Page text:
Thanks so much for your comment Sue. Being of the same age I can relate to everything you say. It has been a miserably hot summer with a very high Humidex. Nothing any worse for the fibro flareups!I guess the trick is to 1)recognize the thought that is painful, then 2)refrain from doing so by labeling it’thinking’ and bring your attention to sounds, both outside and inside the greater environment (Active Attention), that is, mixing your mind with space. Then 3)relax!
    So easy to write about but so difficult to practice!
    Very best wishes,

  3. Lori

    Good to see a new post from you, Barbara. I enjoy your writing.
    I find that mindfulness is sort of like humility. The more you think about it, the more elusive it is. It’s only in hindsight that I recognize that I’ve practiced either one halfway well.
    Here’s hoping that you are able to enjoy your present moments as you heal from your surgery.

  4. Sue Shannon

    Great suggestion Barbara. I like the idea of moving Active Attention to the outside environment. I usually turn my attention to thinking about current lists or projects, but I’m going to try the sounds idea. I’m also going to try focusing on some aspect of nature ( flowers, shells etc.) when I’m up and about. Maybe smell because that’s such a memory jogger. It’s all so intriguing.
    Thank you for bringing forward all the interesting ideas and concepts.
    Cheers Sue

  5. Barbara Keddy Post author

    Dear Lori: There is no such thing as practicing halfway well in mindfulness!A practice session is neither good nor bad, it just is! But, it sure takes a lot of effort to not be evaluating how we are doing all the time!Those thoughts just keep creeping up constantly like:”Am I doing it right?”. Nope, I am just doing it and recognizing those thoughts and feelings, working with my mind…????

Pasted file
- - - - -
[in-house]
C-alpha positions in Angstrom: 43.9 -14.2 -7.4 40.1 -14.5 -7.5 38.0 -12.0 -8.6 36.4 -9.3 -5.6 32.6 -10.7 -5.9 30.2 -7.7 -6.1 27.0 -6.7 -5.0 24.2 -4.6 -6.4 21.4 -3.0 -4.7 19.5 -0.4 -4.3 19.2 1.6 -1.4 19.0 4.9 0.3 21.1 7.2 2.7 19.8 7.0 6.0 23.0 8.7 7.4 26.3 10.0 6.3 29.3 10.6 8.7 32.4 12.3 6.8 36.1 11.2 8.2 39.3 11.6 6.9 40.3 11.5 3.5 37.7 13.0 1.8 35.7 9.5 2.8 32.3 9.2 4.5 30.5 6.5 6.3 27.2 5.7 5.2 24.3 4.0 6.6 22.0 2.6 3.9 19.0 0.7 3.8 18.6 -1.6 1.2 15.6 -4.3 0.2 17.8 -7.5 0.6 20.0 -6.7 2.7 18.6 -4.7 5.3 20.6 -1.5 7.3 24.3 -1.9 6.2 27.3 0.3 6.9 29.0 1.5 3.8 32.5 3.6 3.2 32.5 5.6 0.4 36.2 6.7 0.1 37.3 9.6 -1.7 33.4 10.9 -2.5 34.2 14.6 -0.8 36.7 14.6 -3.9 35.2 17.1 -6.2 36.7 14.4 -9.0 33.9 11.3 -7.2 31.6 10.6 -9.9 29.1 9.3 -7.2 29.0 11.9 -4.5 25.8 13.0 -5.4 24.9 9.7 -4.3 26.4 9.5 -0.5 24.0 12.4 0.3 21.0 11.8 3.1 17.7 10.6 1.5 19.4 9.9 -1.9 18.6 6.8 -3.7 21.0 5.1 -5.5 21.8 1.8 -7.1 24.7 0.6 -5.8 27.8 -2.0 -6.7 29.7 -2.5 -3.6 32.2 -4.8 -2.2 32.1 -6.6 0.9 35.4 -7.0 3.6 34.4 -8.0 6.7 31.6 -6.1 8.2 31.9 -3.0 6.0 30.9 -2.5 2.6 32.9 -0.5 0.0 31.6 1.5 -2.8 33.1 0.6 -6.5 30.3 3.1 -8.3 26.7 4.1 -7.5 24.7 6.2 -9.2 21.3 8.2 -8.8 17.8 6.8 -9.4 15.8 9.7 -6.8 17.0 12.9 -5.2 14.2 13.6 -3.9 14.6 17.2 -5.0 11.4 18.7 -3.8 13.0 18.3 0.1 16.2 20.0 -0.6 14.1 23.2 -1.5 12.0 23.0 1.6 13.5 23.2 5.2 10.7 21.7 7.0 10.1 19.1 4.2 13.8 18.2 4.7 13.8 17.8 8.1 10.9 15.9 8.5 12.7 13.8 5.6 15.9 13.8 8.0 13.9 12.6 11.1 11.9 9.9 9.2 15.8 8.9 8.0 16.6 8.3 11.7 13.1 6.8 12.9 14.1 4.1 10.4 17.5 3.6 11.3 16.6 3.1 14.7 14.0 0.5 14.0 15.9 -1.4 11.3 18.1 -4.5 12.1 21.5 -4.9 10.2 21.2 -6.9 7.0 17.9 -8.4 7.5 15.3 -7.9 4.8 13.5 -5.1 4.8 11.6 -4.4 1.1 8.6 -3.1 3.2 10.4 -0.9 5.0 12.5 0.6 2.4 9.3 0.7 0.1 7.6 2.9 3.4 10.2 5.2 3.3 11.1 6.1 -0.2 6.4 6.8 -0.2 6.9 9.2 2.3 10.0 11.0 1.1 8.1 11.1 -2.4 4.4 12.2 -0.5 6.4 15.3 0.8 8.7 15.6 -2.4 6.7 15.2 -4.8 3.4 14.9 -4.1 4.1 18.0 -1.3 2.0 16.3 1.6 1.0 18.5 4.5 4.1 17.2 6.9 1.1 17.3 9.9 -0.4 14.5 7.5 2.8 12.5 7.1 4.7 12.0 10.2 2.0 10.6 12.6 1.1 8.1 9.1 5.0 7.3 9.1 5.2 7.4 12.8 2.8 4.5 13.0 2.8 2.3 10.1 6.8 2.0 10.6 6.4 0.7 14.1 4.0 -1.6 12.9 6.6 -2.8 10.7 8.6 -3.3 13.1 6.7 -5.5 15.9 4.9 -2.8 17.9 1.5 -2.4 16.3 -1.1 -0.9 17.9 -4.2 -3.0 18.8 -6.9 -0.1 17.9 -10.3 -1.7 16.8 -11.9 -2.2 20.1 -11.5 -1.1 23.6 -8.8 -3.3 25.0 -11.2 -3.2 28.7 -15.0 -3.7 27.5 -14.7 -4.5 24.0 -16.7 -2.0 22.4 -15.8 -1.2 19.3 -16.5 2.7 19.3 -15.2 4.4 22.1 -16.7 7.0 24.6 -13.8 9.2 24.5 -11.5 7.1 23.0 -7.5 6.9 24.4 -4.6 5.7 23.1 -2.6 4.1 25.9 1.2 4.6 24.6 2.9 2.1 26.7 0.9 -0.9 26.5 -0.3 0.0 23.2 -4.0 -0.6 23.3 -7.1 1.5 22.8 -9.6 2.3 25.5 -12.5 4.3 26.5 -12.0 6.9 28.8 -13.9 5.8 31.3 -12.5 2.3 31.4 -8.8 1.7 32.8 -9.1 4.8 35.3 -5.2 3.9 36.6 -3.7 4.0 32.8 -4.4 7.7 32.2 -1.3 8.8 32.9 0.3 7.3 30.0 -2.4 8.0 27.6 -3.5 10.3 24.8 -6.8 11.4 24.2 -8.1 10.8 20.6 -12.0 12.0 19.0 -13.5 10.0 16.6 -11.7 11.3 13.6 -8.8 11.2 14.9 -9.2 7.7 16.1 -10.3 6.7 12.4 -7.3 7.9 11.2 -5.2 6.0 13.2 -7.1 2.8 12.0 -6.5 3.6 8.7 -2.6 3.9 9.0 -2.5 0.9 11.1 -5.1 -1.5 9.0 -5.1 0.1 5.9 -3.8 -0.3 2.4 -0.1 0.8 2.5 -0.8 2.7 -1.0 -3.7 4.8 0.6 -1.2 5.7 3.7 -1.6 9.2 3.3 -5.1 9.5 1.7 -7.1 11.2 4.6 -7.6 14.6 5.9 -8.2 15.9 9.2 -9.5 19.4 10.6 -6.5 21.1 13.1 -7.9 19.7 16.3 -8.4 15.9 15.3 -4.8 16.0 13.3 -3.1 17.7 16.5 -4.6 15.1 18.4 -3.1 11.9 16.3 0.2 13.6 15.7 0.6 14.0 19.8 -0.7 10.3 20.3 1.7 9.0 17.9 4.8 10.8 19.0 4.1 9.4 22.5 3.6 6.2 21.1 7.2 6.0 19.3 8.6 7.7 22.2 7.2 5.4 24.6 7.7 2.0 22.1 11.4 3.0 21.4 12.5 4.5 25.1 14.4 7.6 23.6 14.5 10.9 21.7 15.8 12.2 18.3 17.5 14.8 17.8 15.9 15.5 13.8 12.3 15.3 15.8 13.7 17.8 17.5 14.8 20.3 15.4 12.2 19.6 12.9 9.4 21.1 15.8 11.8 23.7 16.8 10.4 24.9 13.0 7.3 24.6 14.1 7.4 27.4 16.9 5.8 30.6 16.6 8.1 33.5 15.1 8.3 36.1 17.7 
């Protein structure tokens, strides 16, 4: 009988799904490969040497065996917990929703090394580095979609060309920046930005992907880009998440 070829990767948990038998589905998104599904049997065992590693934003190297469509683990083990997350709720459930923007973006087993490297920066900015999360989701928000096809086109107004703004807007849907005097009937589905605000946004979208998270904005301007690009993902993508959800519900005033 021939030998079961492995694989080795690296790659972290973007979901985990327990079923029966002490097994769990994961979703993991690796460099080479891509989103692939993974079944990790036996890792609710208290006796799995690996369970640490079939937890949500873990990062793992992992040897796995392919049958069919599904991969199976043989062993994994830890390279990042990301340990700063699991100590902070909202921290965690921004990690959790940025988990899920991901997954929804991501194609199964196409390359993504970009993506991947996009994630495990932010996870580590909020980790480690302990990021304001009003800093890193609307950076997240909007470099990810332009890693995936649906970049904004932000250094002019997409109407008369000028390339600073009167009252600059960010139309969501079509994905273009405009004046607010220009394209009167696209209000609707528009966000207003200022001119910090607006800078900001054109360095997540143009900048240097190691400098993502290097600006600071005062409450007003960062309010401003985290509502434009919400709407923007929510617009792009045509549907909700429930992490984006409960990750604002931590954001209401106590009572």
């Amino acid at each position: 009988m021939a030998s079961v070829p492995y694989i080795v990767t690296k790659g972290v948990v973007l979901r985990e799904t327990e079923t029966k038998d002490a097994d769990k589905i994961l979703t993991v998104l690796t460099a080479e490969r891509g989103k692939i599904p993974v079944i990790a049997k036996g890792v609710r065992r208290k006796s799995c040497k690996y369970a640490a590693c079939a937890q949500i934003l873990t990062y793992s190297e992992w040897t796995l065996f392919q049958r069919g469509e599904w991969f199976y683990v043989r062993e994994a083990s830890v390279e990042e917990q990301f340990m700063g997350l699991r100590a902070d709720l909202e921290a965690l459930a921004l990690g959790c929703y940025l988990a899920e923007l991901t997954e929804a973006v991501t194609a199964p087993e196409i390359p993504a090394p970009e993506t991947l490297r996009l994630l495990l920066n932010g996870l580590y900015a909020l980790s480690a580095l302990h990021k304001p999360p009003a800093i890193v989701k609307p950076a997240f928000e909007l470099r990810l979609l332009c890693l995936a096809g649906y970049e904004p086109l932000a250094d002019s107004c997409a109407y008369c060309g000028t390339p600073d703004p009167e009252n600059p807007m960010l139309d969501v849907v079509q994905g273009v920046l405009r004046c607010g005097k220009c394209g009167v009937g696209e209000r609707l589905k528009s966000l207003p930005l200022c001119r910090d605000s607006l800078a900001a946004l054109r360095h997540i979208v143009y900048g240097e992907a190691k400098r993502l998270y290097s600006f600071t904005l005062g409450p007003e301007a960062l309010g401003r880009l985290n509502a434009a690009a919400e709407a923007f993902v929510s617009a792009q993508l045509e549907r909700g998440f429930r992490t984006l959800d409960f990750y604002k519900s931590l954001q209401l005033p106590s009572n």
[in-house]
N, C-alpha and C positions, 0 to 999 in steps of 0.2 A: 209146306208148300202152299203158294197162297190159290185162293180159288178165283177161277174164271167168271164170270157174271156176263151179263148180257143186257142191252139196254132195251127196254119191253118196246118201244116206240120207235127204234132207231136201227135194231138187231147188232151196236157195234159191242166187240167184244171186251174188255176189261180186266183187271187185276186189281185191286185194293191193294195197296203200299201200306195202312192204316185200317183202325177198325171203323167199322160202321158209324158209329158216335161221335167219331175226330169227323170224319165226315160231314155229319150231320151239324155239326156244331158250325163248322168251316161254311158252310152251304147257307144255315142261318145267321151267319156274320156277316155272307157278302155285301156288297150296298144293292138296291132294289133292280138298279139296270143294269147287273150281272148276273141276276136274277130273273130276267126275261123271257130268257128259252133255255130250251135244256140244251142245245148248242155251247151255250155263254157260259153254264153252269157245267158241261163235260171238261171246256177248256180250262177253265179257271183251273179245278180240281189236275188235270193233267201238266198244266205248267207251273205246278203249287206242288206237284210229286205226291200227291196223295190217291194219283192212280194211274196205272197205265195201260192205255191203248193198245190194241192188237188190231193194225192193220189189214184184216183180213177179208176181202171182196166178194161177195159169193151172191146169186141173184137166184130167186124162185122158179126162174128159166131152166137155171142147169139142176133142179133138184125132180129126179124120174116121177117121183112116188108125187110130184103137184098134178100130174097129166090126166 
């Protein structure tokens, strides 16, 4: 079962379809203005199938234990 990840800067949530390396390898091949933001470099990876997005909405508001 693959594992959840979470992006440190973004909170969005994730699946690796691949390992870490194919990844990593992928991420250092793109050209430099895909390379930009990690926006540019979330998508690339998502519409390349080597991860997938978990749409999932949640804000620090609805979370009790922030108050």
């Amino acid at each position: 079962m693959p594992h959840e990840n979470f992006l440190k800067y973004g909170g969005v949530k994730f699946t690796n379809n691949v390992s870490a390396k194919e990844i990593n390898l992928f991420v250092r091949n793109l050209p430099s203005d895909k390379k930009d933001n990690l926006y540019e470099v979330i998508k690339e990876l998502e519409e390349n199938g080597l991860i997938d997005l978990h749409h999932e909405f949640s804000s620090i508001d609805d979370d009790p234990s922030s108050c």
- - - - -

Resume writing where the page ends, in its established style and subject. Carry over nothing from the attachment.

Discipline to practice is my downfall?

  6. Dee

    When I begin experiencing unwanted memories I put a cherry candy in my mouth and focus on the candy texture and taste. My therapist showed me this. Works every time.

  7. Denise Robson

    Thank you for the post Barbara. I live in the UK and my Rheumatoligist insists I have arthritis rather than Fibromyalgia. I did not have any pain on the day he assessed me so did not react to the pressure point tests.
    Others such as my chiropractor,Dentist, Podiatrist say the opposite as I have so many symptoms ( TMJ, irritable bowel, headaches, soft tissue pain etc).
    Your posts keep me sane as I would believe myself a hypochondriac otherwise.
    Thank you, Denise.

  8. deidre king

    You are so terribly negative …this is the cause of your fibromyalgia …your nervous system is not malfunctioning …your thinking is

  9. Lori

    Deidre – you are sadly uninformed and ignorant. Negativity cannot ’cause’ malfunctioning nerves. Would you suggest this to some who has Multiple Sclerosis, or Cerebral Palsy, or Parkinson’s Disease? Anyone with chronic illness and 24/7 pain has negative thoughts. Try to get out of your able-ism and your self-absorption. It will not only help you, but others around you.

  10. Barbara Keddy Post author

    Dear Denise:
    You certainly are not a hypochondriac! Your pain is real as we can all attest to. Sometimes it comes and goes as flare ups occur and other times it remains constant. After studying this syndrome for so many years it doesn’t present exactly the same for anyone. I would not dispute any of the professionals opinions as pain presents such complex challenges. Fortunately with arthritis there are medications but unfortunately for fibromyalgia there aren’t any that give long term relief. Keep on with the regime that is recommended for both conditions such as moderate exercise, rest, avoiding stress as much as possible and a good diet. It seems so easy but it isn’t, I understand that.
    Best wishes, Barbara